Celebrate Greek Easter with these delightfully sweet traditional biscuits infused with orange, spices and finished with a honey syrup.
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To make the syrup, place the sugar, lemon rind and juice, cinnamon, cloves and ½ cup (125ml) water in a saucepan over medium heat. Cook, stirring, for 2 mins or until the sugar dissolves. Bring to the boil. Reduce heat to medium-low. Simmer for 8-10 mins or until the syrup thickens slightly. Set aside for 10 mins to cool. Add the honey and stir to combine.
Preheat oven to 180°C. Line 2 large baking trays with baking paper.
Sift the flour, semolina, sugar, cinnamon and cloves into a large bowl. Add the orange rind. Whisk the oil, juice and egg yolk together in a separate bowl. Add to the flour mixture and stir until a firm dough forms.
Roll 1tbs portions of the mixture into oval shapes and flatten slightly. Lightly press a fork into biscuit to form grooves. Place on the lined trays.
Bake for 20-25 mins or until the biscuits are golden and firm to the touch. Set aside for 5 mins to cool slightly.
Strain cooled syrup into a shallow bowl. Dip 1 biscuit in syrup and turn to coat. Return to lined tray. Sprinkle with a little of the chopped walnuts. Repeat with remaining biscuits, syrup and walnuts. Set aside to cool. Store in an airtight container for up to 3 days.
Cook. Store. Save.
Store biscuits in an airtight food container or a serving plate covered with baking paper, at room temperature, for up to 2 weeks.
Use it up
Looking for a way to use up your orange rind? Try this roast vegetables with whole lemon dressing recipe or stir the rind through your morning porridge for added zing.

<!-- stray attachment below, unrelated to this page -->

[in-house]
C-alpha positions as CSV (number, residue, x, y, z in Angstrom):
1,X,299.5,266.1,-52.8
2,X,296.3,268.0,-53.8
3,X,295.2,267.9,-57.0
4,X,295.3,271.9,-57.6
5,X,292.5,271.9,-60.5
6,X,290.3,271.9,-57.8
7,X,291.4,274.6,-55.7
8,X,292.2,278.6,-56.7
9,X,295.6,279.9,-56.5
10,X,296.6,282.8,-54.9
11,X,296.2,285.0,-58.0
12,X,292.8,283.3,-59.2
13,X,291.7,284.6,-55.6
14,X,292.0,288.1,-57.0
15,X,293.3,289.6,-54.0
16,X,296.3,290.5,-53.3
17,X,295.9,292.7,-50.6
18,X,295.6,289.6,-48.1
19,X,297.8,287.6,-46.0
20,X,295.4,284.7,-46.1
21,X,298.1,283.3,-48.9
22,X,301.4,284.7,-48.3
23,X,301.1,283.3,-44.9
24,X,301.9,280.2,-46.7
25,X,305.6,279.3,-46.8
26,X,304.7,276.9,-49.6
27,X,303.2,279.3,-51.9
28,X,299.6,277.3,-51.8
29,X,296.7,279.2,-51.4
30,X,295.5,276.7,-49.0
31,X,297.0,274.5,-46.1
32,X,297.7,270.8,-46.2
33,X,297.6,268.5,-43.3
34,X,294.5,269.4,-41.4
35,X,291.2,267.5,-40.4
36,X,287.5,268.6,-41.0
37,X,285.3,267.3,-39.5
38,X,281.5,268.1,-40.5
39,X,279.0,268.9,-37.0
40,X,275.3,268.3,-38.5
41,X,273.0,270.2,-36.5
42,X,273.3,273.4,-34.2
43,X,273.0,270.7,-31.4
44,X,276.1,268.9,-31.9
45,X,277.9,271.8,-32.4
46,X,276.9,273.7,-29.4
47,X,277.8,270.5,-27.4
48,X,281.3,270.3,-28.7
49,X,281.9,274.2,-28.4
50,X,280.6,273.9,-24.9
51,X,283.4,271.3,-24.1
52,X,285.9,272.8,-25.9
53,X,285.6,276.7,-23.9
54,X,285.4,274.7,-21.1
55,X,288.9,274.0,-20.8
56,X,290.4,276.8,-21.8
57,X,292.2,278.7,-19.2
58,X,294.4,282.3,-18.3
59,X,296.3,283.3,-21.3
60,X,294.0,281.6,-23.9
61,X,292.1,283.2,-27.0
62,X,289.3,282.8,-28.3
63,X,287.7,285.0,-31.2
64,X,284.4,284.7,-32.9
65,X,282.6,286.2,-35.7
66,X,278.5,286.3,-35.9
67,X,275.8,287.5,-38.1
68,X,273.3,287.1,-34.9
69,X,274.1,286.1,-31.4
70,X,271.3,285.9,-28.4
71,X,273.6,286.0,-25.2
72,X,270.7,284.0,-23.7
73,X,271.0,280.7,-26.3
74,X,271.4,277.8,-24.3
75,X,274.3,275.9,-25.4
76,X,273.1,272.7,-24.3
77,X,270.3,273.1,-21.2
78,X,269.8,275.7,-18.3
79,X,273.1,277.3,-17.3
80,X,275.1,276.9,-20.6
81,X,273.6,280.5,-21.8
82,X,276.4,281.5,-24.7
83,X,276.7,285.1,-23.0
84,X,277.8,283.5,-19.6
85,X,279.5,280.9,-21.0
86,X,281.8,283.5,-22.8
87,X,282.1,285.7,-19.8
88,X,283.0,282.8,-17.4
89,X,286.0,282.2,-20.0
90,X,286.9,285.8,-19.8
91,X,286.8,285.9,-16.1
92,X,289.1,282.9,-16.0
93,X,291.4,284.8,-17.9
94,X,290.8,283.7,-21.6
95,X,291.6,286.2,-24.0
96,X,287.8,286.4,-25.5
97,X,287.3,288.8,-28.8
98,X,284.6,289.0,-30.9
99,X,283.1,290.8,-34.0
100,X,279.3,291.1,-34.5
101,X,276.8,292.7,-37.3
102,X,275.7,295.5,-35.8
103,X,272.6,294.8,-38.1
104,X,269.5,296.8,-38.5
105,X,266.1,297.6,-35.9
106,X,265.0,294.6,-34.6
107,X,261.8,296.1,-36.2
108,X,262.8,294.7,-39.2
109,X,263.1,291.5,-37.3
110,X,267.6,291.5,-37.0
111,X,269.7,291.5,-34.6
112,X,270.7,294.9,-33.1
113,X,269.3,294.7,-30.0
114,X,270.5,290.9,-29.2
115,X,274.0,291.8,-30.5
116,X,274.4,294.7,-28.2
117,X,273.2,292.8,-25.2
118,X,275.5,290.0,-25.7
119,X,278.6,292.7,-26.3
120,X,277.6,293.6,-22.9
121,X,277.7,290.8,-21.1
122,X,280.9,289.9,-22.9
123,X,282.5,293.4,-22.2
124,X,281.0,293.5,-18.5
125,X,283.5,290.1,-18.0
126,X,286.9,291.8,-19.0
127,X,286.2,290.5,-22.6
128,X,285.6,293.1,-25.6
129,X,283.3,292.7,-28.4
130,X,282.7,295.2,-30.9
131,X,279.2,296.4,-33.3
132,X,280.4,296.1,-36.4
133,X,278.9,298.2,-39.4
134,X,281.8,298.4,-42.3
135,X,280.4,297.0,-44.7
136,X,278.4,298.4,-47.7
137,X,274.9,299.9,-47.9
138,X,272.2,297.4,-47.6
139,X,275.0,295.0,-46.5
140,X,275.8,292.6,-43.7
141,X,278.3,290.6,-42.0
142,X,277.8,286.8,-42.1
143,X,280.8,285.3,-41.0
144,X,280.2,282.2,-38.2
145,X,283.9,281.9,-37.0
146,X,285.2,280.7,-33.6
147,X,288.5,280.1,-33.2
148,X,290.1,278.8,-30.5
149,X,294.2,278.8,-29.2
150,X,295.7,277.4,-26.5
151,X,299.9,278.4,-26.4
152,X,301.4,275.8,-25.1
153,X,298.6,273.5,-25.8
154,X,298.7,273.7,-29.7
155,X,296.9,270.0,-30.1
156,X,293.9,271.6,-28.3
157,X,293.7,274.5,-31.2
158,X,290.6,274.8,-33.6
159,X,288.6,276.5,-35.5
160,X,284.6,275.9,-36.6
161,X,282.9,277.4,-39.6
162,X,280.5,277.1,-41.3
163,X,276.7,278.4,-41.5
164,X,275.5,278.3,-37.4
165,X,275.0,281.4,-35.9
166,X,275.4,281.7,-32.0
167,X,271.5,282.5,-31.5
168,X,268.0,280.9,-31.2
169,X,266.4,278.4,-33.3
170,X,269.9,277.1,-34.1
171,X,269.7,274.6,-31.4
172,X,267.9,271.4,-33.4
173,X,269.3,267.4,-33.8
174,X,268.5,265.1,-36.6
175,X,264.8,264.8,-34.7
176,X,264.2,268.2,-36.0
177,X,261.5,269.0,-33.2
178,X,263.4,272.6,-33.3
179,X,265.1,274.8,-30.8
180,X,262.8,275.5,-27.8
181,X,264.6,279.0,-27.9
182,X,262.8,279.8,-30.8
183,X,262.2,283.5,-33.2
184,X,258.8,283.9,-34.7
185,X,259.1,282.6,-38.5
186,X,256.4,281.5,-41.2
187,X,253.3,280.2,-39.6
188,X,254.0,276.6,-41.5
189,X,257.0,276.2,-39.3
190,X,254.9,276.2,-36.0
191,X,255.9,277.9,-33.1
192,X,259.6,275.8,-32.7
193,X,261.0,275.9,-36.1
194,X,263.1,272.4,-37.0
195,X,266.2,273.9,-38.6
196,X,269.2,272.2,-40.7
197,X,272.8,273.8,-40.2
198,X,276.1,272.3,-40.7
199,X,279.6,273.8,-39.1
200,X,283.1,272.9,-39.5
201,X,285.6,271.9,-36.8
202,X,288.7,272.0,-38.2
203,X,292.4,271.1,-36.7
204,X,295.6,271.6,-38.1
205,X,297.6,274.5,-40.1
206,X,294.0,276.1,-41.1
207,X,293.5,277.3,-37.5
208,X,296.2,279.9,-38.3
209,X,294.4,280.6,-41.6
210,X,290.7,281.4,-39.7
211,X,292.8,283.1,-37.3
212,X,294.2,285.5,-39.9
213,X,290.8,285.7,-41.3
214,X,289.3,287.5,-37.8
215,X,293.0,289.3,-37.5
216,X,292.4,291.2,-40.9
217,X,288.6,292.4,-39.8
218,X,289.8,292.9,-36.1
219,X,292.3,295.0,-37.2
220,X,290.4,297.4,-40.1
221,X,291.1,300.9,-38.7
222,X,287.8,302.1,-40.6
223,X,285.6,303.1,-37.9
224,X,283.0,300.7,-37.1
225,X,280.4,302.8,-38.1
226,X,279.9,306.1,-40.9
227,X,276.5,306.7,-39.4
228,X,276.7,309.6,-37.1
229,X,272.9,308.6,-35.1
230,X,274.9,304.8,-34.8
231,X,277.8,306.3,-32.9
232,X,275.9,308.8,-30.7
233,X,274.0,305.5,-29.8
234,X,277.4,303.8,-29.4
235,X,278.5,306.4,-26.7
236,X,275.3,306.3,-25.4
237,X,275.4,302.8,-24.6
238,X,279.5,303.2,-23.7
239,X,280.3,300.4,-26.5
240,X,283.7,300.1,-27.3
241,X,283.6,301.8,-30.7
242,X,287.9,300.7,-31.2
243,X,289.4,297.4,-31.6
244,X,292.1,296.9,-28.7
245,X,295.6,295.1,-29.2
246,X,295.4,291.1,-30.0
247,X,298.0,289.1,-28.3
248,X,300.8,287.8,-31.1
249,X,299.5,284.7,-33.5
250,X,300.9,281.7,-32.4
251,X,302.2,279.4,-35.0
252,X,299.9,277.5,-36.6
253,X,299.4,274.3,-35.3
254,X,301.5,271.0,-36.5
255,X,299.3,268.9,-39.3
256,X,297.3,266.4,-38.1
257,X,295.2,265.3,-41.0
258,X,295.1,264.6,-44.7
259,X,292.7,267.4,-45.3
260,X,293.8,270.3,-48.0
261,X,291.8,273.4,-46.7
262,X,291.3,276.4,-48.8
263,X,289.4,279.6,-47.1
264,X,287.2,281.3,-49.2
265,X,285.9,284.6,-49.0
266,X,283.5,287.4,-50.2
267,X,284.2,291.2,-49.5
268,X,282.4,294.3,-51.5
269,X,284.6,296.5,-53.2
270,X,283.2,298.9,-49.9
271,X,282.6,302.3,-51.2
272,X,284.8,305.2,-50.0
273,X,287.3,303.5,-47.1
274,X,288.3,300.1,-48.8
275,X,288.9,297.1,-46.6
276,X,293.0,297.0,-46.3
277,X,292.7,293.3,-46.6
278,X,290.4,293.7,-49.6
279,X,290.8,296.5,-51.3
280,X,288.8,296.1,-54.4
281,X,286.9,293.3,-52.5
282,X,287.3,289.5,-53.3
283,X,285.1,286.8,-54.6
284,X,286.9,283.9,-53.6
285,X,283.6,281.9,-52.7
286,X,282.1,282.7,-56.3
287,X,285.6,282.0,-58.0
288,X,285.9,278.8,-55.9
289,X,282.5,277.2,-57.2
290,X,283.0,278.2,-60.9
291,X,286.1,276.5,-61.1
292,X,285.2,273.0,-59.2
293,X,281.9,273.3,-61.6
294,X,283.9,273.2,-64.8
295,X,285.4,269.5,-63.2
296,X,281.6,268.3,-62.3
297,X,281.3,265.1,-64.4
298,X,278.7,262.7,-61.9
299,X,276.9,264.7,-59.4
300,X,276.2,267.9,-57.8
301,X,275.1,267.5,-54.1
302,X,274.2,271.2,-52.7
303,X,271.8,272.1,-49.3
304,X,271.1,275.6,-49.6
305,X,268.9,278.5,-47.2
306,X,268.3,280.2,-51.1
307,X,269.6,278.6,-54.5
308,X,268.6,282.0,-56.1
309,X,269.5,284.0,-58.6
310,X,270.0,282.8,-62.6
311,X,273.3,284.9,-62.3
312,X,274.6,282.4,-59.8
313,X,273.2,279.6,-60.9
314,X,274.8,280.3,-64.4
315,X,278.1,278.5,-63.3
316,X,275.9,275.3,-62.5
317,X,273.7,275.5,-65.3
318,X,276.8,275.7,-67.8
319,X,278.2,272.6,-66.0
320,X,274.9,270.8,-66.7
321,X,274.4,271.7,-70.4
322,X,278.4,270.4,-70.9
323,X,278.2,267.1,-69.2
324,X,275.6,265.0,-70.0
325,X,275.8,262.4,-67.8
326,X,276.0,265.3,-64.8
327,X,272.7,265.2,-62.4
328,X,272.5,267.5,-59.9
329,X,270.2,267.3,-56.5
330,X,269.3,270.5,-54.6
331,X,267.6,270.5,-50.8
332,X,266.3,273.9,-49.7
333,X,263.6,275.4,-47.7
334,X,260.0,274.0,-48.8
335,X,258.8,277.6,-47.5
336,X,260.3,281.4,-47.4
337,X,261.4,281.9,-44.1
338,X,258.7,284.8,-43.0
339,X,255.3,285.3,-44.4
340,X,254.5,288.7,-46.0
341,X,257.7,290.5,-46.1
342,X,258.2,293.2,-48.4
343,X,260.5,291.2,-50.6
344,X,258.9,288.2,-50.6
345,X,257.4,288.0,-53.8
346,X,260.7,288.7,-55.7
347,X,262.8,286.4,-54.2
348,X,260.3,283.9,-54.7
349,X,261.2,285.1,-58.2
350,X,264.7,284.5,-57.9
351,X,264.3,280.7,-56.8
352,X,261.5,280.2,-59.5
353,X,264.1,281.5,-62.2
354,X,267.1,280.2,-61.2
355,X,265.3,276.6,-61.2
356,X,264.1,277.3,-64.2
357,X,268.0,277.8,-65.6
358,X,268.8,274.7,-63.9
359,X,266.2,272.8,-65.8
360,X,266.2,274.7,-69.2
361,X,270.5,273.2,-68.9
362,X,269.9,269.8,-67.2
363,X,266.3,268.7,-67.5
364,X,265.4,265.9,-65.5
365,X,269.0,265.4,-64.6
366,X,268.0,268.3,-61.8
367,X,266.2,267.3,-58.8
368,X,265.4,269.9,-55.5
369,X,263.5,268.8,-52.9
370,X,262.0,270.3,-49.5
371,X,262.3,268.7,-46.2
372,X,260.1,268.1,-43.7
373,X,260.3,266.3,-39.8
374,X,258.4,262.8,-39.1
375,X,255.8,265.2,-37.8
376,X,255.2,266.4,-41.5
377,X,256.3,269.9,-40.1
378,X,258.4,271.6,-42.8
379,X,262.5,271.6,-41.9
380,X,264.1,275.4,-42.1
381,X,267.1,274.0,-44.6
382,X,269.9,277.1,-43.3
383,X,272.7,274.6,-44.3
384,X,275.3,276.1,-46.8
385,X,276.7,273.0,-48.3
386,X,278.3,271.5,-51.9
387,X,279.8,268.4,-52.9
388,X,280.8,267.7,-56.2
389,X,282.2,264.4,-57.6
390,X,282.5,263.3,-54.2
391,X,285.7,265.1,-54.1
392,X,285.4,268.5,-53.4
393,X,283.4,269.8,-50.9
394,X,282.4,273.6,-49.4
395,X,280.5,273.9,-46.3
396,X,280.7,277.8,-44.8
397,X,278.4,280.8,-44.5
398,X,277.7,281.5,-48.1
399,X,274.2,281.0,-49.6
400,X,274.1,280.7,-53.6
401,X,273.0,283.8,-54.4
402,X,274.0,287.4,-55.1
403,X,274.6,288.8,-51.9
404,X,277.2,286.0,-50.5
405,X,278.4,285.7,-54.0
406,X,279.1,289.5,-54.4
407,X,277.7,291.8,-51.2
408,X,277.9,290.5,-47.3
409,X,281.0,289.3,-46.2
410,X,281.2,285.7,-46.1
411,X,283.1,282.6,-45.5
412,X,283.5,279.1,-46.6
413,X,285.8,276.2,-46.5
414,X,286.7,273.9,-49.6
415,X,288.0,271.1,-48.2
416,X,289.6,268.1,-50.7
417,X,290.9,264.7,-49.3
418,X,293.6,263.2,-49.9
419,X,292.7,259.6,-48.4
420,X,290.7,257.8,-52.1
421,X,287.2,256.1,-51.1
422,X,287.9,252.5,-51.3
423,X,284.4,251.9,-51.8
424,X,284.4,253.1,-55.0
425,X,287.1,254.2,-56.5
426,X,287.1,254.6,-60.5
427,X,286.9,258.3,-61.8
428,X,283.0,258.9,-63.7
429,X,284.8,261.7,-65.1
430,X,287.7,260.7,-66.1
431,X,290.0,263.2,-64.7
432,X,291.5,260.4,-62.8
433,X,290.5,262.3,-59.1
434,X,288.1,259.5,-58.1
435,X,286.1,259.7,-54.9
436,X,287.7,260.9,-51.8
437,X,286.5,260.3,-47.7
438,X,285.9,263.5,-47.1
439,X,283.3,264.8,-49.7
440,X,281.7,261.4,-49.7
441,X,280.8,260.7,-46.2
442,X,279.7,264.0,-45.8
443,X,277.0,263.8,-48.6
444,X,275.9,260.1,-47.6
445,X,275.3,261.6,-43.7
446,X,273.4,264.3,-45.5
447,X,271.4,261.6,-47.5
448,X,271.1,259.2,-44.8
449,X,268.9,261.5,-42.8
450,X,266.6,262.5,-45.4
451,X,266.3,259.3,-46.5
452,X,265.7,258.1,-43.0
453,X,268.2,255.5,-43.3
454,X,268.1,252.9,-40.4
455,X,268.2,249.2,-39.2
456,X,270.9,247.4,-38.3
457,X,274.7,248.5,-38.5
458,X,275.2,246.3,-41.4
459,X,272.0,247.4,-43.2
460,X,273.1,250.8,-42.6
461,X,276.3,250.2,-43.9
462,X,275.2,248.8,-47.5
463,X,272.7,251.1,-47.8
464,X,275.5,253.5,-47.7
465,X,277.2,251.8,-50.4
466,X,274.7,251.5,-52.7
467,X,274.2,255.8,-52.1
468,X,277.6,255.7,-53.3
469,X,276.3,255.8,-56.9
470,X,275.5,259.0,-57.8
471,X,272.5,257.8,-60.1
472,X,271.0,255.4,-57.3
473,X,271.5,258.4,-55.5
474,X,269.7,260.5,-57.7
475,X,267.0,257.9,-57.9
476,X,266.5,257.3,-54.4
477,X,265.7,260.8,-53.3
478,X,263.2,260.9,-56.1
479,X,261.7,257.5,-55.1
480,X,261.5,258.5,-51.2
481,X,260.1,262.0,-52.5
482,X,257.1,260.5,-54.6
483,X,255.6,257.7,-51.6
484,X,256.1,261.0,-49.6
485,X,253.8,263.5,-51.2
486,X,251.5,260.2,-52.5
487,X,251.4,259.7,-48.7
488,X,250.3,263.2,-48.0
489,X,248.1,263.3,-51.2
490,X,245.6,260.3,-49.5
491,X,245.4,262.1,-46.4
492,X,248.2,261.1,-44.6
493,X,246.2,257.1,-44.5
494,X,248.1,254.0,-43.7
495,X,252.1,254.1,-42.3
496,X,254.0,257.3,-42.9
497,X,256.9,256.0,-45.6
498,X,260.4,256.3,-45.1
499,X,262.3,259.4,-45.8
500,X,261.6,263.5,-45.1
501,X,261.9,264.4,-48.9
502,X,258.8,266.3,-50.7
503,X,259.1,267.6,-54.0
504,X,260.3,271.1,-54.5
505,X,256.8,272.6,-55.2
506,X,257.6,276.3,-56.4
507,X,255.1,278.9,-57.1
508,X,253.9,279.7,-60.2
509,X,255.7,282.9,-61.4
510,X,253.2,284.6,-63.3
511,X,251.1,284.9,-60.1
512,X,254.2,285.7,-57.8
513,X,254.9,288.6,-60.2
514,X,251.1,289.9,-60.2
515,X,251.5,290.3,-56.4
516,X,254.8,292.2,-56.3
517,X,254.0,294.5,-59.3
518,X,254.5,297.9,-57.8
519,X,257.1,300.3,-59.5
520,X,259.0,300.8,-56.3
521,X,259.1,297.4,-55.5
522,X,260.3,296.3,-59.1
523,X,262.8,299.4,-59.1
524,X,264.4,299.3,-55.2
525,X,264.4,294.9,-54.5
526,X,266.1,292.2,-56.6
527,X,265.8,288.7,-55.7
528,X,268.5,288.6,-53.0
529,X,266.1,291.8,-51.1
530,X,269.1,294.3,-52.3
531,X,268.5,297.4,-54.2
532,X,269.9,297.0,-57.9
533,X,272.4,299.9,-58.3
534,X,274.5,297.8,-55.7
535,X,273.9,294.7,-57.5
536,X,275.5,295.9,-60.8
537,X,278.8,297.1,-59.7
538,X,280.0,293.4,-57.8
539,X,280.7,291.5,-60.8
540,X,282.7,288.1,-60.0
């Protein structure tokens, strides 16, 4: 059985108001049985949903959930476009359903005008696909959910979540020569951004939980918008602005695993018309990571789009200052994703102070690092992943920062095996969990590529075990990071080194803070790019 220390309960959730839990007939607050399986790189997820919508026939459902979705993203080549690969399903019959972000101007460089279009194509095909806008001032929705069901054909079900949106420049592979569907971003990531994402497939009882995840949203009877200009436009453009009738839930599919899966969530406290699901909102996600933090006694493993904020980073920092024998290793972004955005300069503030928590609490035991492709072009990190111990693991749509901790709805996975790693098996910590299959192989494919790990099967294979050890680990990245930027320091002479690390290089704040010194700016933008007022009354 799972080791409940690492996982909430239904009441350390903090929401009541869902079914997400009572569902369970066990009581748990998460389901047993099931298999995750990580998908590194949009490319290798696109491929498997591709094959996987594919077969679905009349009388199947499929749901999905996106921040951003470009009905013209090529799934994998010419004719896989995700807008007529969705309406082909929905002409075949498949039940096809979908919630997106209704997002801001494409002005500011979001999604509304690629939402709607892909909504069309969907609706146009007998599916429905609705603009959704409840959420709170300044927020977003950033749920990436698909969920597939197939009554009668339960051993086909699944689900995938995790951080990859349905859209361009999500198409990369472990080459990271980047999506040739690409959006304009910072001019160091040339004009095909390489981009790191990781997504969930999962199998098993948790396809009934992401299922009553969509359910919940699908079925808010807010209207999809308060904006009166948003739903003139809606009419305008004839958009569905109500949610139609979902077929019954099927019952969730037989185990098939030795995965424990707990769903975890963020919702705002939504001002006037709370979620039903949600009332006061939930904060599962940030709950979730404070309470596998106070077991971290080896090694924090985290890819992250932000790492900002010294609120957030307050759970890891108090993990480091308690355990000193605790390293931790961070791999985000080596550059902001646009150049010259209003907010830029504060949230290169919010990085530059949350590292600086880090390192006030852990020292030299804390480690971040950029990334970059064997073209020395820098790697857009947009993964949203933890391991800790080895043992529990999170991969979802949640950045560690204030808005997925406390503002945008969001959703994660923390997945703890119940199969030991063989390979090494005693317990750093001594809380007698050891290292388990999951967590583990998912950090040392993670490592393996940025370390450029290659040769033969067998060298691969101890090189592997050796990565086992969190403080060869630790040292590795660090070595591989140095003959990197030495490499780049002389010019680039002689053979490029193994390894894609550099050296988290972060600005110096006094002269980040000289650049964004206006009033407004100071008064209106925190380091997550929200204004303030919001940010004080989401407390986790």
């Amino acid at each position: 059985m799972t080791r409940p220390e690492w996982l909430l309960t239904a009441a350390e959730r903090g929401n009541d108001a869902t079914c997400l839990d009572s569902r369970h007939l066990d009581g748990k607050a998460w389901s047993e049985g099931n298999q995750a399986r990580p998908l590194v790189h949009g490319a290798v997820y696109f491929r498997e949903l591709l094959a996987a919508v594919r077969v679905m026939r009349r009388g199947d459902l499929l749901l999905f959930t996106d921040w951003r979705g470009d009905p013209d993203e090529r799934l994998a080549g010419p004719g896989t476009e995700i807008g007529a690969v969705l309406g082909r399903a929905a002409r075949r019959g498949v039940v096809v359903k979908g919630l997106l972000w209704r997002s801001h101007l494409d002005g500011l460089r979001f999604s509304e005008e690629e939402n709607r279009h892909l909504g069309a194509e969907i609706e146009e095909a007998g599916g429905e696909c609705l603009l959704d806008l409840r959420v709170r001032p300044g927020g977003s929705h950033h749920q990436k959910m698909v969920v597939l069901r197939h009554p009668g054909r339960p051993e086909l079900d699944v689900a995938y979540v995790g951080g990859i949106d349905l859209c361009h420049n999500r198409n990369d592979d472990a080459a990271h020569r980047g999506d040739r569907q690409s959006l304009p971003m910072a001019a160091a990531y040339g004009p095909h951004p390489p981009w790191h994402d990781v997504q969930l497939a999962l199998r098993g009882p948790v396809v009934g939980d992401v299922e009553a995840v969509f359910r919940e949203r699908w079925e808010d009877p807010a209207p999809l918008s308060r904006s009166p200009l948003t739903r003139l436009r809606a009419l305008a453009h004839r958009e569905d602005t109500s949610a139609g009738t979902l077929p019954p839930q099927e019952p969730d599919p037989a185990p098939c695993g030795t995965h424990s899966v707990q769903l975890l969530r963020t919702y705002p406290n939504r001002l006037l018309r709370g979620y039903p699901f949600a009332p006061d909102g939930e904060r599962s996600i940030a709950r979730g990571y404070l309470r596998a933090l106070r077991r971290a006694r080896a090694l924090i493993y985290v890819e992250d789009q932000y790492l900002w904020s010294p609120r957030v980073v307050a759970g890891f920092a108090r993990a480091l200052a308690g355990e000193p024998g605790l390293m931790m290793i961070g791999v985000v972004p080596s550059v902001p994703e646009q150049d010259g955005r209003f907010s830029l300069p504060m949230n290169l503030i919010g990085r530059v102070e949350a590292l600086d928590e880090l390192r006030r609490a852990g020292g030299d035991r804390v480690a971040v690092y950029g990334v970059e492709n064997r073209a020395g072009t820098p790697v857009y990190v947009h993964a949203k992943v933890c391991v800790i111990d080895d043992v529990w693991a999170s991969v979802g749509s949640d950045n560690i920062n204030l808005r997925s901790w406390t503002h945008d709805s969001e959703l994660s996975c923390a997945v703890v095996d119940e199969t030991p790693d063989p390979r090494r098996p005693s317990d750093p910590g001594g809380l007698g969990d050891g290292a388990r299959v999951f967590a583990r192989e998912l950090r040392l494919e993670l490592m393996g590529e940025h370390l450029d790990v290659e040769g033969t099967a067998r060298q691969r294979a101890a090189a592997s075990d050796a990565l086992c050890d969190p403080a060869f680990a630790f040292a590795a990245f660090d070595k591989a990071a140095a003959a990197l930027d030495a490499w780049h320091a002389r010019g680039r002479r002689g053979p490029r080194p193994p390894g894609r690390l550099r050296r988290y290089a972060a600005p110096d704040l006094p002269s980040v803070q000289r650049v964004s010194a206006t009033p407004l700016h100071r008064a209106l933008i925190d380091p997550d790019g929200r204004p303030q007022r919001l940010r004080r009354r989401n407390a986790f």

Your life is about to get a whole lot sweeter if you’ve not tried melomakarona before. These traditional Greek egg-shaped honey biscuits are often enjoyed during periods of celebration and importance, like Easter and Christmas.
These gorgeous Greek biscuits are lightly spiced and infused with orange, then coated in a spiced honey syrup and sprinkled with crumbled walnuts.
The secret to the juicy texture of these fabulous treats is the inclusion of semolina in the dough. The larger grains of wheat in semolina absorb more of the orange juice and syrup, giving these biscuits great texture. If you’re after an impressive dessert recipe, melomakarona is the one to try.
The first step is making the syrup for melomakarona. This involves combining sugar, lemon rind and juice, a cinnamon stick and cloves, along with half a cup of water in a saucepan. Cook the syrup over a medium heat, stirring until sugar dissolves, and then boil and simmer to allow the syrup to thicken. Once the syrup has thickened slightly, remove it from the heat and set it aside to cool before adding the honey and stirring it through.
With the syrup set aside to cool, it's the perfect time to preheat the oven and line your baking trays with baking paper or silicone baking sheets.
Next grab a large mixing bowl and sift in the flour, then add semolina, sugar, cinnamon and cloves. Grate the orange rind directly into the bowl, or if your rind is pre-grated, add to the bowl.
Then whisk the oil, juice and egg yolk together in a smaller bowl, add this to the rest of the mixture and combine until it comes together to create a firm dough.
Roll out tablespoon portions of the dough into small oval shapes and flatten them slightly. Lightly score the biscuits with a fork to create the tell-tale grooves. These grooves not only make the biscuits look great, they also allow the syrup to soak into the biscuits.
Place biscuits onto the lined trays and bake them for 20-25 minutes or until the biscuits have turned a golden colour and are firm to the touch. Once cooked you’ll need to set them aside to cool down slightly before dipping them into the syrup.
Take the cooled syrup from the saucepan and strain it into a shallow bowl to remove excess rind and cinnamon. Then dip each biscuit into the strained syrup and return them to the lined tray. If you like your biscuits moist, leave in the syrup longer to allow them to soak up more liquid. Sprinkle the syrup-coated biscuit with some of the chopped walnuts and repeat with the remaining biscuits and allow them to cool.
One of the best variations of this Greek biscuit recipe is to dip the cooled biscuits into melted chocolate. All of that sweet doughy goodness inside a shell of chocolate – yum! Other variations of this recipe use brandy or even beer in the dough to give an extra layer of flavour.
Once you’ve mastered this tasty Greek Easter biscuits recipe you can move onto another well-known Greek almond shortbread recipe, kourambiethes. You can also try Greek Easter bread tsoureki and Greek Easter lamb.